Five interconnected tales from Whitbread-winner Cusk (The Country Life, 1999, etc.), centered on the fraught bonds between parents and children.
The currently fashionable tactic of unifying a short-story collection by loosely relating the characters can seem like a gimmick, but Cusk weaves her tapestry ever-tighter toward a climax that will send readers back to the earlier sections to marvel at the subtle artistry that has planted throughout seeds that bear full fruit only at the end. She begins, in the sardonically titled “Confinement,” with a pregnant woman in an English jail, convicted of murder and faced with the prospect of losing her baby once she gives birth. The scene shifts in “The Way You Do It” to the Alps, where an ill-assorted group are on a skiing holiday that only underscores the ambivalence of the three characters who are new parents. “I mean, I love them and everything,” says one, “but sometimes I think, God, whatever happened to our life?” The protagonist of “The Sacrifices,” pressured by her previously married husband to forego having a child, realizes too late she’s been psychologically abused by him as she was by her mother. The glancing connections among the characters only truly make sense in the superb two stories that close the collection: the terrifying “Mrs. Daley’s Daughter,” with its mordant view inside the head of a monstrous mother who always thinks she’s the one being hurt; and the keening “Matters of Life and Death,” in which an overwhelmed young woman whose husband wanted a stay-at-home wife and mother sees him turn around and say, “This family thing. Six years. Six years . . . I’m dying.” A neighbor who writes a feminist newspaper column about raising children and her dying husband, a crusading lawyer, provide the thematic link that ties it all together with an emotional wallop all the more devastating for being rendered in Cusk’s quiet, understated prose, with its delicately detailed rendering of the ebb and flow of human thought and feeling. In particular, her portrait of mothers’ deeply conflicted attitudes toward their young children perfectly captures the primal love and the despairing sense of total inadequacy in the face of their all-consuming demands.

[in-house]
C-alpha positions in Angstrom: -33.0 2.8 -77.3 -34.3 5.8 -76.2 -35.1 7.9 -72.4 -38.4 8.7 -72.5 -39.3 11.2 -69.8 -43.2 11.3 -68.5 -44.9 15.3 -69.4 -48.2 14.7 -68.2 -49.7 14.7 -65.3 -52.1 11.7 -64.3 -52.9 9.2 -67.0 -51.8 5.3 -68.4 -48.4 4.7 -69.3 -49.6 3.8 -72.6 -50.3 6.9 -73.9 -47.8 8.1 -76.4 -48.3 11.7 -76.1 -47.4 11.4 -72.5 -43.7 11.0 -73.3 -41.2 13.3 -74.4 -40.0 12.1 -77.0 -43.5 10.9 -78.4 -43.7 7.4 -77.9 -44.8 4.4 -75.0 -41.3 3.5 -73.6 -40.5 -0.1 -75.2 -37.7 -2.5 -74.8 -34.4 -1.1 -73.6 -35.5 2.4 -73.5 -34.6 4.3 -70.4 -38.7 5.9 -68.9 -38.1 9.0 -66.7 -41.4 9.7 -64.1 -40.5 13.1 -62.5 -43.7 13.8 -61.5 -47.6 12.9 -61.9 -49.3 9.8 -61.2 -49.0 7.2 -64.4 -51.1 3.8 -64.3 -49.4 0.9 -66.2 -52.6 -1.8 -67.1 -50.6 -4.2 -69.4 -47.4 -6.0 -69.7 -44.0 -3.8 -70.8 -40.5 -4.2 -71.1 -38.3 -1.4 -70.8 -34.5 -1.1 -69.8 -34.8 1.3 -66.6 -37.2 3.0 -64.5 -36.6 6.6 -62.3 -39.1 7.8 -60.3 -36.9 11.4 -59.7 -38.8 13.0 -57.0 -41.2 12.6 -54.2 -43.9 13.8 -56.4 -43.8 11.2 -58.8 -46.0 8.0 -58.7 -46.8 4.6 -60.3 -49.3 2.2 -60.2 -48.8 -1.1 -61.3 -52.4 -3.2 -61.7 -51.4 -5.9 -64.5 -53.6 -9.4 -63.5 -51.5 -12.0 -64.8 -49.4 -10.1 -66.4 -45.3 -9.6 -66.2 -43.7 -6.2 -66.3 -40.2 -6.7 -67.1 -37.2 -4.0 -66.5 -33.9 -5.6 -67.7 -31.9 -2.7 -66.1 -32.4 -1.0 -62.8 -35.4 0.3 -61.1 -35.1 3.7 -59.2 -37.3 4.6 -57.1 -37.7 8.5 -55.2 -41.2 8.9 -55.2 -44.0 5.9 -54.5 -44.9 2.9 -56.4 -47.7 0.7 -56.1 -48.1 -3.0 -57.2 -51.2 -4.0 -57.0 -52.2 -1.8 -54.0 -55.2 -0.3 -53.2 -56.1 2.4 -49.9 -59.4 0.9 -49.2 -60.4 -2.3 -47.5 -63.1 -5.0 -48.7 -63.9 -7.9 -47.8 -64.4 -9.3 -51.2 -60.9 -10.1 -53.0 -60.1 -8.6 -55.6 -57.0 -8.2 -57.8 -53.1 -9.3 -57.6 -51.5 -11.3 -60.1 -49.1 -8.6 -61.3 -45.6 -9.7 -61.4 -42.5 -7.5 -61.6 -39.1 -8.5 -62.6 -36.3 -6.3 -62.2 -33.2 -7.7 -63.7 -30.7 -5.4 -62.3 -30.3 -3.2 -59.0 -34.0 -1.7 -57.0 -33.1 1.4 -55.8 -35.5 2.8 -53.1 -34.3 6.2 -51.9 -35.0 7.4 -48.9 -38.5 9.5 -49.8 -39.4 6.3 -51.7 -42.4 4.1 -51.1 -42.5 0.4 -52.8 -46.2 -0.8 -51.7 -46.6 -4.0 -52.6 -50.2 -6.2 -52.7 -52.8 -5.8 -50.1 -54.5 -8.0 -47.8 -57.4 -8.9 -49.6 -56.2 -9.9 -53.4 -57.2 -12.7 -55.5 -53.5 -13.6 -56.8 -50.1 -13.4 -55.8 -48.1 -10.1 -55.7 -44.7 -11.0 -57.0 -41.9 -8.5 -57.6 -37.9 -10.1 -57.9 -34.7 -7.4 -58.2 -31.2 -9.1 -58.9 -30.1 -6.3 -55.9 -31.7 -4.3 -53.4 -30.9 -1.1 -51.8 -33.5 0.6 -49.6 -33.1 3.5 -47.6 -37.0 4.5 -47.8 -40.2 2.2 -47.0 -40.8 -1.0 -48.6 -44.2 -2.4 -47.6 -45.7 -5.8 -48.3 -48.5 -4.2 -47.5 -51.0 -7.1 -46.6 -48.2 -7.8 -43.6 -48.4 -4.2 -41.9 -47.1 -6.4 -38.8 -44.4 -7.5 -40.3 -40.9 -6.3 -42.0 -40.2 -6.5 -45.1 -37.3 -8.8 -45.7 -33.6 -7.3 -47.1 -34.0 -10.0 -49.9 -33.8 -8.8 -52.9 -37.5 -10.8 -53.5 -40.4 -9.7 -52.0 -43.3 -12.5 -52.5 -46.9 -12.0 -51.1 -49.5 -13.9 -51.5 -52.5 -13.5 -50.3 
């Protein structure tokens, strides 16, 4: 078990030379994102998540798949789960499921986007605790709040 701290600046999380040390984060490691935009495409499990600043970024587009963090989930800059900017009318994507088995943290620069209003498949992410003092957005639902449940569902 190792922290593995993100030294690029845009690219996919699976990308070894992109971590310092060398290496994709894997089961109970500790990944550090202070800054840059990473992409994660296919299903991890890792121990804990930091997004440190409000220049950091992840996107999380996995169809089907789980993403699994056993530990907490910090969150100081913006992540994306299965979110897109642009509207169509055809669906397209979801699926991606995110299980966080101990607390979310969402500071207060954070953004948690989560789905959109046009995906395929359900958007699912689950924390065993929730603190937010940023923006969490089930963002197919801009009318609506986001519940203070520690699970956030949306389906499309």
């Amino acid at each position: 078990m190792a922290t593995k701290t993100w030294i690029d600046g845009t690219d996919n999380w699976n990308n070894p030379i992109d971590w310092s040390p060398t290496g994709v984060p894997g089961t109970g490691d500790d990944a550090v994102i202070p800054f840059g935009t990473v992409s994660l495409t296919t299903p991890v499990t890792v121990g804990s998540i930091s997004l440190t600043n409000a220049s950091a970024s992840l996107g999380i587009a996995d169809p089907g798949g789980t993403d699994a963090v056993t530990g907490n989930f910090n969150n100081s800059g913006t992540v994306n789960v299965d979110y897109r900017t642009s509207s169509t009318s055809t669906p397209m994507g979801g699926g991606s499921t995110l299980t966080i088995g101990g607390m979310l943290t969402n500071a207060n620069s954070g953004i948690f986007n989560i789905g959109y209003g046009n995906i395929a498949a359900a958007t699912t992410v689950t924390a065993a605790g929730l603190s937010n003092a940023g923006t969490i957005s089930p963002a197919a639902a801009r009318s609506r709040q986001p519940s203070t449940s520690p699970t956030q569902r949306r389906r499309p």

Absolutely brilliant, and deeply moving.